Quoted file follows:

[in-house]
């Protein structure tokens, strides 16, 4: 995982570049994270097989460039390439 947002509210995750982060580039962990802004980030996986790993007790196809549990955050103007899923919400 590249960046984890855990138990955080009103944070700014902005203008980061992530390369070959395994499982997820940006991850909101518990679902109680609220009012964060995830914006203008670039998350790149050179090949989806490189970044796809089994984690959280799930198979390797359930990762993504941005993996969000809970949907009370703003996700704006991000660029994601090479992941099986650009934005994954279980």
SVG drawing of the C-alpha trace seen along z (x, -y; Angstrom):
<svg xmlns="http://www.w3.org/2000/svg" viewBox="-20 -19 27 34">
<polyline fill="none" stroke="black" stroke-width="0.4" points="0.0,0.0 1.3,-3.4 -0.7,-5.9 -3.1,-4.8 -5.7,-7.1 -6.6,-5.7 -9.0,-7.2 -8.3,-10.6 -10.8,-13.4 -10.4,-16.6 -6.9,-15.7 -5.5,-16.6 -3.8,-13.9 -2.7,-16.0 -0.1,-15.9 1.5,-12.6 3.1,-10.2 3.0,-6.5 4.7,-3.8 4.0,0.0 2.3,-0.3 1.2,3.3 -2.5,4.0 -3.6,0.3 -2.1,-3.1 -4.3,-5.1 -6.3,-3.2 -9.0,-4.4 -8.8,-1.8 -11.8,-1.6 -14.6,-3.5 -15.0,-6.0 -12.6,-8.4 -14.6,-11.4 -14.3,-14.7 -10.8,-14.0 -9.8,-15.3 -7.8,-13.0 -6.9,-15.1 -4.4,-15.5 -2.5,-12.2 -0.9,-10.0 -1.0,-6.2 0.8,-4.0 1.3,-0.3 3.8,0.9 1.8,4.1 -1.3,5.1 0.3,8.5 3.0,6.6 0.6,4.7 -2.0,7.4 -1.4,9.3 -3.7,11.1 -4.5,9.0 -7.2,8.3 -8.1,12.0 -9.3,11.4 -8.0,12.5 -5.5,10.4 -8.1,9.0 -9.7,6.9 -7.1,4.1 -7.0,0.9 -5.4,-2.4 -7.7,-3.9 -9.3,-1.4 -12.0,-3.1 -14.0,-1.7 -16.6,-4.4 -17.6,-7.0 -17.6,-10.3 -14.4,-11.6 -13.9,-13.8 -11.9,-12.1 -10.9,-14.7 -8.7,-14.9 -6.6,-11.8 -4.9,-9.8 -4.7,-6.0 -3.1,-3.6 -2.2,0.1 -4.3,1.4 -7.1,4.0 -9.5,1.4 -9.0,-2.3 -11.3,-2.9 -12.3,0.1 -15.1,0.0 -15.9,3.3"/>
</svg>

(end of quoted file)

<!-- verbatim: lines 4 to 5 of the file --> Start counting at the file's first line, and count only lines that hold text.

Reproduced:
<svg xmlns="http://www.w3.org/2000/svg" viewBox="-20 -19 27 34">
<polyline fill="none" stroke="black" stroke-width="0.4" points="0.0,0.0 1.3,-3.4 -0.7,-5.9 -3.1,-4.8 -5.7,-7.1 -6.6,-5.7 -9.0,-7.2 -8.3,-10.6 -10.8,-13.4 -10.4,-16.6 -6.9,-15.7 -5.5,-16.6 -3.8,-13.9 -2.7,-16.0 -0.1,-15.9 1.5,-12.6 3.1,-10.2 3.0,-6.5 4.7,-3.8 4.0,0.0 2.3,-0.3 1.2,3.3 -2.5,4.0 -3.6,0.3 -2.1,-3.1 -4.3,-5.1 -6.3,-3.2 -9.0,-4.4 -8.8,-1.8 -11.8,-1.6 -14.6,-3.5 -15.0,-6.0 -12.6,-8.4 -14.6,-11.4 -14.3,-14.7 -10.8,-14.0 -9.8,-15.3 -7.8,-13.0 -6.9,-15.1 -4.4,-15.5 -2.5,-12.2 -0.9,-10.0 -1.0,-6.2 0.8,-4.0 1.3,-0.3 3.8,0.9 1.8,4.1 -1.3,5.1 0.3,8.5 3.0,6.6 0.6,4.7 -2.0,7.4 -1.4,9.3 -3.7,11.1 -4.5,9.0 -7.2,8.3 -8.1,12.0 -9.3,11.4 -8.0,12.5 -5.5,10.4 -8.1,9.0 -9.7,6.9 -7.1,4.1 -7.0,0.9 -5.4,-2.4 -7.7,-3.9 -9.3,-1.4 -12.0,-3.1 -14.0,-1.7 -16.6,-4.4 -17.6,-7.0 -17.6,-10.3 -14.4,-11.6 -13.9,-13.8 -11.9,-12.1 -10.9,-14.7 -8.7,-14.9 -6.6,-11.8 -4.9,-9.8 -4.7,-6.0 -3.1,-3.6 -2.2,0.1 -4.3,1.4 -7.1,4.0 -9.5,1.4 -9.0,-2.3 -11.3,-2.9 -12.3,0.1 -15.1,0.0 -15.9,3.3"/>